But here’s the problem: this game is really repetitive because the one scenario presented is all you get. To be fair, I kind of get it, and I can lose a lot of time to this game. But I can’t help but feel like if there was just a bit more variety, if I had other ways to test my skills, I’d like this game a lot more. The one level gets a bit old after a while, and making a man fall on another man shouldn’t feel rote. But yet it does. I imagine creating another scenario to play would be tough, and again, the one you get is dense. But I can’t help but feel like Hitman: Sniper could have been more.
This is a game that feels a lot better on iPad than on iPhone. You get to see more detail and aiming is a bit easier with the larger screen space. Even just going from the iPhone 6 Plus to the iPad Mini 2, there’s a noticeable difference. The experience is so much better on the iPad. The game does boast cloud-based saves if you log in with Facebook, and they work perfectly. Having a game seamlessly sync progress between devices is downright miraculous in an age where iCloud is riddled with problems. Game Center causes my device to crash after I got past chapter 2, mission 2, but your mileage may vary. If it is crashing on the launch version, then perhaps sign out of Game Center until an update that fixes the game comes out.
As you progress to new missions, you earn money and can upgrade your collection of rifles. Hitman: Sniper was once going to be free-to-play, but I’m glad it went premium. You get enough money to never feel like you’re falling behind in upgrades. The roulette to get more weapon parts actually winds up being something I fell behind, where I had better rifles from ranking up than what I got in the roulette, but I was reliably getting new pieces over time. I’m just that good. I do wish the score bonus was an overall bonus and not tied to a specific weapon, as each rifle has its own special powers and characteristics. If I want to get the most possible points with the rifle with explosive bullets, why can’t I? It just feels limiting. And the game’s leaderboards feel like it’s just who’s played the most, rather than just the best, as someone with a better rifle can get a higher score than someone with an earlier one just with a smaller points bonus. You can buy some rifles as you play with in-app purchases, which feel like a relic of this game’s free-to-play past. Still, they’re not necessary, though if you get to a point where you want to drop $9.99 on one of the most powerful rifles so you can get up to the Platinum and Assassin tiers, well, be my guest. Otherwise, there’s a fine progression.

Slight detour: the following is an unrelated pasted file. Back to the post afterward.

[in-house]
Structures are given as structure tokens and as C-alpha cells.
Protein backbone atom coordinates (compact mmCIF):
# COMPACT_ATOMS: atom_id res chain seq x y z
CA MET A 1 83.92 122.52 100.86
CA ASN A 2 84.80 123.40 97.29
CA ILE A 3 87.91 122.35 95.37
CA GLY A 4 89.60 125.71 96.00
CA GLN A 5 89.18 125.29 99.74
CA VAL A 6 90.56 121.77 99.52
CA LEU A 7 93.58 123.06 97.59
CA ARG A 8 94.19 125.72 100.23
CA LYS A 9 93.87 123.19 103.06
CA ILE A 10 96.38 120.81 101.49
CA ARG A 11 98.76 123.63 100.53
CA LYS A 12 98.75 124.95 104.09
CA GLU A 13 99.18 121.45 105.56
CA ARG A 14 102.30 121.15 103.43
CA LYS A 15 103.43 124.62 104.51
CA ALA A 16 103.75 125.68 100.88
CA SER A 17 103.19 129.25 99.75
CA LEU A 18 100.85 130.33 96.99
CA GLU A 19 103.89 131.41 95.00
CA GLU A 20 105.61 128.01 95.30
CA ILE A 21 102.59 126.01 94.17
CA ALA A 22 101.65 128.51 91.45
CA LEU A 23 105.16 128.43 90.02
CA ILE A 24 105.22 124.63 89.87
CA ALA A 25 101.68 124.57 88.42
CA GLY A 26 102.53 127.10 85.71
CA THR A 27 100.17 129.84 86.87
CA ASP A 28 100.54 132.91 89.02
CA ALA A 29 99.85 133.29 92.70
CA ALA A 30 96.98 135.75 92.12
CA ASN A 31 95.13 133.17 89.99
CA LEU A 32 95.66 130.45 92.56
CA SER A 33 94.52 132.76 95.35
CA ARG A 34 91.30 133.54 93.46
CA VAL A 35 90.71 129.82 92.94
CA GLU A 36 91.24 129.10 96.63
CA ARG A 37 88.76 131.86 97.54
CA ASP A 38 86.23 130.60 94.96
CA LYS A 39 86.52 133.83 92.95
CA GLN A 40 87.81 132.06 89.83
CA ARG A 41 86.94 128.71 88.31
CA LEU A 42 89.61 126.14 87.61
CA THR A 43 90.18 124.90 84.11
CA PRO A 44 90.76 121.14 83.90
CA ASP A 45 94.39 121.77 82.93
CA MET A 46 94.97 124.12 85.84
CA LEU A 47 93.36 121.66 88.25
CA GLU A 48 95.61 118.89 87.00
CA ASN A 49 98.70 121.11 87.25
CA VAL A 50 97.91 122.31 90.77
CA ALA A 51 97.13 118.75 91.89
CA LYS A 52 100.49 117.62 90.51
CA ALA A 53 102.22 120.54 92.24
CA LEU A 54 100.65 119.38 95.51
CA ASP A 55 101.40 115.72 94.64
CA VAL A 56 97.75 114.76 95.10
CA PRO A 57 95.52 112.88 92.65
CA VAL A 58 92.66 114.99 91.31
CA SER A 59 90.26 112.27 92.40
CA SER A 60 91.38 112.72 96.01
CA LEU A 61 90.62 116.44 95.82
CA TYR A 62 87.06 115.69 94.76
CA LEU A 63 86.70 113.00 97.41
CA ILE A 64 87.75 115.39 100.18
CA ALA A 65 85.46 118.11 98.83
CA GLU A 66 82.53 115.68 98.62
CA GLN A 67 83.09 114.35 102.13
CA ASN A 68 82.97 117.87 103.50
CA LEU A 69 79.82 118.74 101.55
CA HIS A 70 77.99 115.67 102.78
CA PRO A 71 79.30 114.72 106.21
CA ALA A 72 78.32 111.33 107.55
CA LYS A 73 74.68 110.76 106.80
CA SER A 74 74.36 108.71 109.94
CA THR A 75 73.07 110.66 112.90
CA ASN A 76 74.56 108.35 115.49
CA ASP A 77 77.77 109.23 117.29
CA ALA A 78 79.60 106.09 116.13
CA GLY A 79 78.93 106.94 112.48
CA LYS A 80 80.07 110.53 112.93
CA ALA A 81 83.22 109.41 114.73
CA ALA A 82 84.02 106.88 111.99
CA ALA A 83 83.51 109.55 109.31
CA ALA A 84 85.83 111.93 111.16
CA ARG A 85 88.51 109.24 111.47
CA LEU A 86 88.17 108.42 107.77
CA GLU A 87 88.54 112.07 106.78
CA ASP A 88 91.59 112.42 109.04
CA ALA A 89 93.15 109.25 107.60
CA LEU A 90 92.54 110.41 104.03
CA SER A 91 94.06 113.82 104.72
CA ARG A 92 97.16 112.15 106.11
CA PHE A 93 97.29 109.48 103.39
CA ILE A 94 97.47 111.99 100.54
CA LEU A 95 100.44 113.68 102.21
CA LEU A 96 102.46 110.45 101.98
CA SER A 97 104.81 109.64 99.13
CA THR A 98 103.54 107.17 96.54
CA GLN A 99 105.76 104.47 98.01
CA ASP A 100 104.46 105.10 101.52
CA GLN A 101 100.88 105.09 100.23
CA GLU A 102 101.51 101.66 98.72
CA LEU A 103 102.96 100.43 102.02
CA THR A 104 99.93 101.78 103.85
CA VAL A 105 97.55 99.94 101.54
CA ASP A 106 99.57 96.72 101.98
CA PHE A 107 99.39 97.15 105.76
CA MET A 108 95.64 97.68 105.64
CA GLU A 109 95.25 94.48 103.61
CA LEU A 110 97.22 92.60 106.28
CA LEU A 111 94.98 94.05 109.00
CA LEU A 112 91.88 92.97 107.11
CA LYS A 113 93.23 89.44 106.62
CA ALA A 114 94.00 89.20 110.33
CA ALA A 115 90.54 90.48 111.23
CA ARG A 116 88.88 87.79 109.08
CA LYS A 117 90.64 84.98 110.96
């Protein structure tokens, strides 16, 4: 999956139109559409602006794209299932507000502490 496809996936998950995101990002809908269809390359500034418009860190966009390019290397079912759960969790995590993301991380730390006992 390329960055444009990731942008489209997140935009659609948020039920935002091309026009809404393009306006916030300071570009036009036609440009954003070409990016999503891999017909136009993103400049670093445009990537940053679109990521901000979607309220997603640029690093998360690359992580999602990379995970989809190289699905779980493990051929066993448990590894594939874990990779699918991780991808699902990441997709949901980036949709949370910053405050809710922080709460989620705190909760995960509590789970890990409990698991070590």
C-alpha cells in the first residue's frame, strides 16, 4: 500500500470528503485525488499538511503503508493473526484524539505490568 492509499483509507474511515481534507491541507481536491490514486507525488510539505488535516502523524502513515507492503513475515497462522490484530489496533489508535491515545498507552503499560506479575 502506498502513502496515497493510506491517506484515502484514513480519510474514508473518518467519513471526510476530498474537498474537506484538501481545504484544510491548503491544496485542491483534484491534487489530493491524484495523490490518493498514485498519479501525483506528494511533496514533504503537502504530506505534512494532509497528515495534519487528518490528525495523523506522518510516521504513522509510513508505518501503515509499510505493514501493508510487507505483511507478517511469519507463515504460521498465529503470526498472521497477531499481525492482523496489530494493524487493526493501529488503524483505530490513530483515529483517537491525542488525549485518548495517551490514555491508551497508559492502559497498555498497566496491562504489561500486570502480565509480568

Hitman: Sniper is a game that has five-star potential: it’s just that brilliant. It’s a smart, clever, and even darkly funny game that works incredibly well. But that one level…it shouldn’t bother me as much as it does, because the one level is great, but I can’t help but think, what if there was more to do? What if I could rediscover the thrills of figuring out how a level works in a brand new scenario? I want to believe there’s more you could do with Hitman: Sniper‘s setup here. What it does is top-notch, but I don’t think it does enough. That’s what keeps it from being an absolute must-have: the lingering feeling that maybe this game hasn’t quite reached its full potential.